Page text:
At any rate, a friend called me yesterday afternoon to see if I wanted to check out the sale at the Gallery Bookshop with her. The Gallery Bookshop, incidentally, for those of you who are not local, is a supercool bookstore in Mendocino which has been in business for basically forever. And they were damaged by a fire last week, which means that they need to get rid of all their inventory so that the building can be repaired, allowing them to restock. So they threw out the stuff that was really messed up, and they’re selling everything else with a major markdown. Whatever doesn’t sell will get scooped up by the insurance company, which claims that it goes to some sort of book recycling company which presumably sells the stock elsewhere at a discount. I would like to point out that I had to be physically restrained from diving headfirst into the dumpster just outside. Anyway, book sale, good bookstore, sure why not.

Now, I have a tendency to go a bit wild in bookstores. So I made two rules: I had to either get books which I could write off for work, or I had to get books which I couldn’t get in the library. Now, I think you can get some cookbooks from the library, but cookbooks from the library just seem weird, to me. I’m a messy cook, so basically any book I borrowed would end up covered in mysterious sludge. I’m pretty sure that our library shares this concern, and that cookbooks are designated in-library use only, which is pretty reasonable if you ask me because who wants to check out a moldy cookbook with the remains of someone else’s food on it?

Therefore, I decided that maybe it was time to get some cookbooks. I also thought that perhaps I could pique my appetite with some new and interesting recipes. I ended up with Where Flavor Was Born, Mangoes and Curry Leaves, The Arab Table, Soha, and The Essence of Chocolate. I’m planning on experimenting with a few recipes from them later this week, and I’ll probably talk about them, assuming they turn out ok. I figure these books don’t merit full inclusion in the book project, since I’m not embarking on some kind of Julie/Julia project here, and I won’t really be reading them as much as eating them, but one thing I do like about all of these books is that they are fancy-pants hardcover cookbooks with lots of culinary and historical information, so I can learn while I cook.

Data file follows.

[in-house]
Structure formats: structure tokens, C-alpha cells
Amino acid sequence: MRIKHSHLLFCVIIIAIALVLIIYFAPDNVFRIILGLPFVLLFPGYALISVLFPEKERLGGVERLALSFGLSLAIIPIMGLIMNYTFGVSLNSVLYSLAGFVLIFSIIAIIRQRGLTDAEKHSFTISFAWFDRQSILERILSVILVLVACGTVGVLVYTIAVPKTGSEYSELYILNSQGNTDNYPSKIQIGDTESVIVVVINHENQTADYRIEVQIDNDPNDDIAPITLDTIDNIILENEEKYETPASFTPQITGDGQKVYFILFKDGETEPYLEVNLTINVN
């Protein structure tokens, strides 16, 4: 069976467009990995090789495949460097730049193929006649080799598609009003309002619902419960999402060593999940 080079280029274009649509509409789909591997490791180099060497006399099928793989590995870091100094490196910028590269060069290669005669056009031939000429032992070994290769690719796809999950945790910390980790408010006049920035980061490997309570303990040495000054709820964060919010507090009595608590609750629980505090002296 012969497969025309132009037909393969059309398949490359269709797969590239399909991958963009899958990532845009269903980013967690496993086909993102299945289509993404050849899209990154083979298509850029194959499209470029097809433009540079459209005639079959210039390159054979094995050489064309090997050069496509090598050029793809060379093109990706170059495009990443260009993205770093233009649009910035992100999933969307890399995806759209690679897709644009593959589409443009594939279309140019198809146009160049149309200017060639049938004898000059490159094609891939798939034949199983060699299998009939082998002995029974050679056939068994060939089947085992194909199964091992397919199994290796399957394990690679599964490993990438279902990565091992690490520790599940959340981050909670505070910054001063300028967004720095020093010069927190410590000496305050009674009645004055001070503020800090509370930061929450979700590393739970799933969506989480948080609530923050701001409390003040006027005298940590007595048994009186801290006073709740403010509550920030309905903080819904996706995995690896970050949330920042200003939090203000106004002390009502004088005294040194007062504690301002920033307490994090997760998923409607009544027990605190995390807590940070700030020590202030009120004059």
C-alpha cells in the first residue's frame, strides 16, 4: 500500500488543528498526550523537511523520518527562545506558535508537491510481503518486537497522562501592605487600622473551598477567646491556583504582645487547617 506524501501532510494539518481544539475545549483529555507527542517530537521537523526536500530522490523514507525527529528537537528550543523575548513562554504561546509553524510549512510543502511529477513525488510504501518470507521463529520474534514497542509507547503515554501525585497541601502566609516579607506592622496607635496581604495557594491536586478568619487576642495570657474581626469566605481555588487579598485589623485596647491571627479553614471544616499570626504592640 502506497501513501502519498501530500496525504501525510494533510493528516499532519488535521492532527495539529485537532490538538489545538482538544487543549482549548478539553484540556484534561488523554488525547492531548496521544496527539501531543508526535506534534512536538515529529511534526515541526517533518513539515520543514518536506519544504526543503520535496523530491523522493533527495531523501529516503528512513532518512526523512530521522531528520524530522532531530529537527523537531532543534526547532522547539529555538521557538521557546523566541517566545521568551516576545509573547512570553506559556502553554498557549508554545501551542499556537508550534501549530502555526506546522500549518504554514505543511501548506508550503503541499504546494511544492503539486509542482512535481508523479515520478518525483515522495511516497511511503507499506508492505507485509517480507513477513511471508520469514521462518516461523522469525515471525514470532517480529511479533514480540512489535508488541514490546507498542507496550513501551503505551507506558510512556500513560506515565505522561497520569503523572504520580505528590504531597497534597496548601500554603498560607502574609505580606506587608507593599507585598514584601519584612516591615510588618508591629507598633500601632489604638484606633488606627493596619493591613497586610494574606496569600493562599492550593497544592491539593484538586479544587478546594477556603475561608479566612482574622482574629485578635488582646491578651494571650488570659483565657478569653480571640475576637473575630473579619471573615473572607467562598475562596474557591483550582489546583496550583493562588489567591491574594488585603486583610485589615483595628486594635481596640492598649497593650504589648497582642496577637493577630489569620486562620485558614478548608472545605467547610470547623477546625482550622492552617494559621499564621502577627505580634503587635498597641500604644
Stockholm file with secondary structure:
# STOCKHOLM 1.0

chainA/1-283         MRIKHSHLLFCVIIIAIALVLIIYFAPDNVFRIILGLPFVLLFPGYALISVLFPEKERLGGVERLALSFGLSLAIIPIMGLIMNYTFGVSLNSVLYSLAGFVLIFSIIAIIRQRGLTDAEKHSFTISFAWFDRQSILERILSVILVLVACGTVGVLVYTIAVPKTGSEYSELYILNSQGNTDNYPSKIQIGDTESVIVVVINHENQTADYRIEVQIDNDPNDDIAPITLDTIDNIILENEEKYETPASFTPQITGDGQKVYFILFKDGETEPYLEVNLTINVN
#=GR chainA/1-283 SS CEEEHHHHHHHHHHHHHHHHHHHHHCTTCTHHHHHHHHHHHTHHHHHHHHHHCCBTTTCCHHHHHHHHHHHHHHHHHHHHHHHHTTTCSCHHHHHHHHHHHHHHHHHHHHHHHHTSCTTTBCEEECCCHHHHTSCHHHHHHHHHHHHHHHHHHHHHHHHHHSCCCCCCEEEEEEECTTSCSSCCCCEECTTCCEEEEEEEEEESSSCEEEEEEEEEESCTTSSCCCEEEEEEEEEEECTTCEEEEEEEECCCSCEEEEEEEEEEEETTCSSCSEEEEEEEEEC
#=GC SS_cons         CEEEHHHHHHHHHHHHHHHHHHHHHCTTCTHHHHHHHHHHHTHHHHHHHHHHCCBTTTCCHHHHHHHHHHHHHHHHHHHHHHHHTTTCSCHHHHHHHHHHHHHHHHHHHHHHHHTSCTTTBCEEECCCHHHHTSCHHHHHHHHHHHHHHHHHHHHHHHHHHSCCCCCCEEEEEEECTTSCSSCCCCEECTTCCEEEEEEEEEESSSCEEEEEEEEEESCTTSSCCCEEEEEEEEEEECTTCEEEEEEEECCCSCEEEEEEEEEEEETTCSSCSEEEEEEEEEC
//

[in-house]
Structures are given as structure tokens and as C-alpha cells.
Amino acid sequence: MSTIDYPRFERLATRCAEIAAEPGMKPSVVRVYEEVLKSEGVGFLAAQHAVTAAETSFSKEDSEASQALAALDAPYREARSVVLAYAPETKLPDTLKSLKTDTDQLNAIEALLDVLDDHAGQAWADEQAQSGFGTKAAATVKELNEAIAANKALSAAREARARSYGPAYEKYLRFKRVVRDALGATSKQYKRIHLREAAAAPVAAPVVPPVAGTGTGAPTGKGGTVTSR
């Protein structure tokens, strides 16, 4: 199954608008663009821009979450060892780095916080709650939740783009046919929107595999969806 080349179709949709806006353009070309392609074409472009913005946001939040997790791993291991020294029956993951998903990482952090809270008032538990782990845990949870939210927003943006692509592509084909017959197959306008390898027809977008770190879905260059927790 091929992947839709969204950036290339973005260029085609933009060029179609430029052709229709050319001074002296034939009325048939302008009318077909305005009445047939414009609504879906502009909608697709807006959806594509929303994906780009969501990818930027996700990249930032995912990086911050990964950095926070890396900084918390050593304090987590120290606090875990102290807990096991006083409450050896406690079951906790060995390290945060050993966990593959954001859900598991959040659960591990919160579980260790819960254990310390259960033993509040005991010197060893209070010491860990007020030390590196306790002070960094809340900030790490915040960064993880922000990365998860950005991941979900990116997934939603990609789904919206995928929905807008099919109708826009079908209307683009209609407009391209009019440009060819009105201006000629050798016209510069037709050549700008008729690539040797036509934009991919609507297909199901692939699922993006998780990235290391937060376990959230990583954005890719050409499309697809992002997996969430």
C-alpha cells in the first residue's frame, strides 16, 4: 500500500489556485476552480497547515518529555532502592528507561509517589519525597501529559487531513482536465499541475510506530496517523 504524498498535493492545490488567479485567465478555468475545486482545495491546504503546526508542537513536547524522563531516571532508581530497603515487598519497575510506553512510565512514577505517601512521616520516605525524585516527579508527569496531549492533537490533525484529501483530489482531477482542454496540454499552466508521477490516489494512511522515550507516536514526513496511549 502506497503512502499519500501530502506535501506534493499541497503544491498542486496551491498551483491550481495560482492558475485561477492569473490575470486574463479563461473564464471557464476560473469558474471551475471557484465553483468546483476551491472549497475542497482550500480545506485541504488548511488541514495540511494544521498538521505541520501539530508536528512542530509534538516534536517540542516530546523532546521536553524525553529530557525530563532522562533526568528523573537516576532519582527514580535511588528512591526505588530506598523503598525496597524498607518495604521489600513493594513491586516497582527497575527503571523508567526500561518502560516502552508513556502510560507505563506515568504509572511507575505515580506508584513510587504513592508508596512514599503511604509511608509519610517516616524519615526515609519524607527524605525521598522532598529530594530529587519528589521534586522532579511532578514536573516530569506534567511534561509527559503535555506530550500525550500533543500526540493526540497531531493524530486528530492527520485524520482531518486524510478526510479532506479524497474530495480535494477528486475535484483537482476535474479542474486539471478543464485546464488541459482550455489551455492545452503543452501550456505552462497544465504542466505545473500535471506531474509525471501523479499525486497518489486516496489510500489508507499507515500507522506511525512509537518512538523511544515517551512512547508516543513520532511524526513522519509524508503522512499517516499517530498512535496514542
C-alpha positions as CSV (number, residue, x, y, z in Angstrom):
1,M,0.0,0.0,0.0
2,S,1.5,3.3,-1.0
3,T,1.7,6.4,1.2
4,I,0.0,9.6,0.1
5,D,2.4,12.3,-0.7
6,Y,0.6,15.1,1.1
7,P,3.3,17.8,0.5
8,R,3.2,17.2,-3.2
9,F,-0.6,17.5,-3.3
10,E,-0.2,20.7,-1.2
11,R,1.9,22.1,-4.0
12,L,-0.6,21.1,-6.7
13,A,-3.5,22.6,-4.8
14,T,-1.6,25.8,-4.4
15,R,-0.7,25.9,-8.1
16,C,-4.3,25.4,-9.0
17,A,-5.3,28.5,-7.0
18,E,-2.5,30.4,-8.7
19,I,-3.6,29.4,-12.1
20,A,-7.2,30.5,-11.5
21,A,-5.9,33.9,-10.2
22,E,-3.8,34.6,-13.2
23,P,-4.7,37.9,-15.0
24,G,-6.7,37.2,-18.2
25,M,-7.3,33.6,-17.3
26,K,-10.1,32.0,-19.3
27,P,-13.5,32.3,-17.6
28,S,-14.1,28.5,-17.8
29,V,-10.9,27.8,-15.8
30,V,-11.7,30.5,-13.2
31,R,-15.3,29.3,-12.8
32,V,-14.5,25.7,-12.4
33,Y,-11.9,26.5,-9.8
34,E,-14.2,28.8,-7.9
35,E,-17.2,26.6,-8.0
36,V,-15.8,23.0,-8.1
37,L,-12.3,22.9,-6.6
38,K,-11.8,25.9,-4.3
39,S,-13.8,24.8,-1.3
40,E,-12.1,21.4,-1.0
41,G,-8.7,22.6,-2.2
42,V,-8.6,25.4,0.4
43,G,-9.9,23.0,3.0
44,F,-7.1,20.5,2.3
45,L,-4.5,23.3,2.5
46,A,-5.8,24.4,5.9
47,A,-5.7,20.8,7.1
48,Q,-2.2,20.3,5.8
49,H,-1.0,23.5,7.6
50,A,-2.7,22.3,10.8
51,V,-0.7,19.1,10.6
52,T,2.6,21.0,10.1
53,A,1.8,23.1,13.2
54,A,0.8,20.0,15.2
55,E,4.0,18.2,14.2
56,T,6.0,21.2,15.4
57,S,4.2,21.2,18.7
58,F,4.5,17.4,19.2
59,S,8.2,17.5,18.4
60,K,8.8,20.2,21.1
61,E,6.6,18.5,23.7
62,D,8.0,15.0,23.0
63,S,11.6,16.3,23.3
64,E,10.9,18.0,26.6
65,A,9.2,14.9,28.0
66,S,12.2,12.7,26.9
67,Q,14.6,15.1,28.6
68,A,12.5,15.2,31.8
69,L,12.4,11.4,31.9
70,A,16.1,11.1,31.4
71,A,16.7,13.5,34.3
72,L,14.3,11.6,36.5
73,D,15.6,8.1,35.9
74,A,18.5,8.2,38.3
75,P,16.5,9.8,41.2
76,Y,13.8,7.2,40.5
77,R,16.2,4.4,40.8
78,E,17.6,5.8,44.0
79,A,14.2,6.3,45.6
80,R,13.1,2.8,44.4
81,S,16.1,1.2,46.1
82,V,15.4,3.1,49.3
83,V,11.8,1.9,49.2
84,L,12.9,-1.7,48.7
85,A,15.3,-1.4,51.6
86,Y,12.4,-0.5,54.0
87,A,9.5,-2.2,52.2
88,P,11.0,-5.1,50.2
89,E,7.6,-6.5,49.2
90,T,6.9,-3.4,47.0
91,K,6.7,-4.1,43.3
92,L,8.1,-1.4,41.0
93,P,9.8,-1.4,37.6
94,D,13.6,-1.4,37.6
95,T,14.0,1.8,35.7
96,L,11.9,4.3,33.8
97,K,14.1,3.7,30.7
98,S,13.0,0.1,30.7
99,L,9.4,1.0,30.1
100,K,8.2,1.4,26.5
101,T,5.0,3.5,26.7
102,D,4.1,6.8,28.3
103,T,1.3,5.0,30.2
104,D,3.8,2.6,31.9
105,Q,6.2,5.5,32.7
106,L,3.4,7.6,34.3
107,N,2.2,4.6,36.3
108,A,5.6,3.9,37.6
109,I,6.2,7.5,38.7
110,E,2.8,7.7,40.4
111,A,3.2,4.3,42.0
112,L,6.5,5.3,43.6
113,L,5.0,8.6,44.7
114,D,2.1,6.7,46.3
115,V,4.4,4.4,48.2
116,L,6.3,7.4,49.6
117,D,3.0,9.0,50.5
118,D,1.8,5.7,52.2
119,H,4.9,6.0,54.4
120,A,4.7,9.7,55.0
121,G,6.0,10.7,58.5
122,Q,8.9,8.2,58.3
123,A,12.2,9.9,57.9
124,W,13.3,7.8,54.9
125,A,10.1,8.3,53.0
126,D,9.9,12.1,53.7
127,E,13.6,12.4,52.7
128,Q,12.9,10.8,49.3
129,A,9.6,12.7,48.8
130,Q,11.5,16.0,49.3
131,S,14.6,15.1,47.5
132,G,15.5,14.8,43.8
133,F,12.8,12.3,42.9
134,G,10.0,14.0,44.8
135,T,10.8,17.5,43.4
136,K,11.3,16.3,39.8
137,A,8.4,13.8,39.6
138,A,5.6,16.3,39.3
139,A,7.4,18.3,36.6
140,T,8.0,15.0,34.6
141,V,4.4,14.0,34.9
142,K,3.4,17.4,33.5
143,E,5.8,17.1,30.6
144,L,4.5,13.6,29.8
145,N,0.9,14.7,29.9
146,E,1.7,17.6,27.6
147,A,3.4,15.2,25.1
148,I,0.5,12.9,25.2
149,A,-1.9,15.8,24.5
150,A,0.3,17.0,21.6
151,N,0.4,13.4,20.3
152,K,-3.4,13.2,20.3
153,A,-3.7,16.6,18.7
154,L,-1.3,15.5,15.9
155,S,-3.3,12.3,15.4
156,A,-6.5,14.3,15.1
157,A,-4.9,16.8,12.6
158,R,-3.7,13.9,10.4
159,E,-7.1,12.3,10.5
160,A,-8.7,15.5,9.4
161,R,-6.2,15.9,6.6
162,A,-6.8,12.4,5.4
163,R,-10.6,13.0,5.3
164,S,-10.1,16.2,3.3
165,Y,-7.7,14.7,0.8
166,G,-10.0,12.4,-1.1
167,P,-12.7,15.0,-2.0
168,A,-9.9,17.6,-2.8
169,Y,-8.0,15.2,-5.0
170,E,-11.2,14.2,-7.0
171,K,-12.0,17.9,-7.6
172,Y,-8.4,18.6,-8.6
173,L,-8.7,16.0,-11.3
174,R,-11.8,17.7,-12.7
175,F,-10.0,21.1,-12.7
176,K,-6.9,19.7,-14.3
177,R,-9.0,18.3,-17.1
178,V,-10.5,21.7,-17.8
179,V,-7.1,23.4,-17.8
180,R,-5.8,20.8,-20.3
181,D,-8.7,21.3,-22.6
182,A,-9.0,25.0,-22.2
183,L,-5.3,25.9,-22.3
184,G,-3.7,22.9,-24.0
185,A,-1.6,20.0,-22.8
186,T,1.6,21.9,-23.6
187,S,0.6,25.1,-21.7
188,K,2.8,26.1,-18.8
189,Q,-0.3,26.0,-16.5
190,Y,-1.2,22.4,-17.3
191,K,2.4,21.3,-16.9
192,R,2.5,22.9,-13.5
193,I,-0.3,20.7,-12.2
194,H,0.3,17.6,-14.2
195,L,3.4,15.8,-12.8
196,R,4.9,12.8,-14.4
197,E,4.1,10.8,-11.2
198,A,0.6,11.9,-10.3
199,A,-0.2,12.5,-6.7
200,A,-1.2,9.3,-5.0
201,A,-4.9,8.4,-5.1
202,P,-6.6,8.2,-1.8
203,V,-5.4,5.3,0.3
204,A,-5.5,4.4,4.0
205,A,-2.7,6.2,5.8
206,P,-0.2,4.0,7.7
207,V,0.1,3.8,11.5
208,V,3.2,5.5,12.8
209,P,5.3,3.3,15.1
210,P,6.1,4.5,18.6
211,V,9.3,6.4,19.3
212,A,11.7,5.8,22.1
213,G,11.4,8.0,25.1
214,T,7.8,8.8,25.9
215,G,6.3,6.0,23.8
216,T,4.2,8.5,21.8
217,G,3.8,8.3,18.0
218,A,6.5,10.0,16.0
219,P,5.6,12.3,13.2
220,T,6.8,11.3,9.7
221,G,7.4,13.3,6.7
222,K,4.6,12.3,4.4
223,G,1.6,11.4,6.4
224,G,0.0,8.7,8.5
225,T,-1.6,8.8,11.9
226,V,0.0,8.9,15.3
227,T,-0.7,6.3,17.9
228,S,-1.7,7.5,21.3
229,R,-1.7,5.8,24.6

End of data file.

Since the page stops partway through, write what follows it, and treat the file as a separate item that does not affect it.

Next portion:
I don’t know if these cookbooks will address the original problem of not feeling very hungry, but I think they will mark the entry of a new stage in my life: a stage where I use cookbooks. And I think that might actually be a good thing. All of us have a tendency to get stuck in a cooking rut, and I think it might be nice to try and cook something different every week. It doesn’t always have to be fancy or amazing, but by cooking something new, I might expand my palate, learn about new foods, have fun, and spur my appetite.

The real bummer, for me, is that most of these cookbooks are Southeast Asian, and they talk about all sorts of interesting spices which I can’t get here. Although it occurs to me that since I order everything from towels to binderclips on the internet, it’s a safe bet that someone, somewhere sells these spices, so maybe I should get on that. Although I think I will save the really intense, stinky stuff for after my current period of food-phobia ends. Unless I know my landlord is coming over, in which case I am busting out the big barrels because I need to convince him that a stove hood really is necessary, and if my house stinks of asafoetida and seared chilies, maybe I will be successful in the great stove hood campaign. Or even the great kitchen window that opens for ventilation campaign.

2 Replies to “On Cookbooks”

  1. You’ll find it on your own but I like to worship at the house of Penzey (www.penzeys.com). Ah food, if only I could stay away from it’s beuatiful delicious, lovely curves and flavors 🙂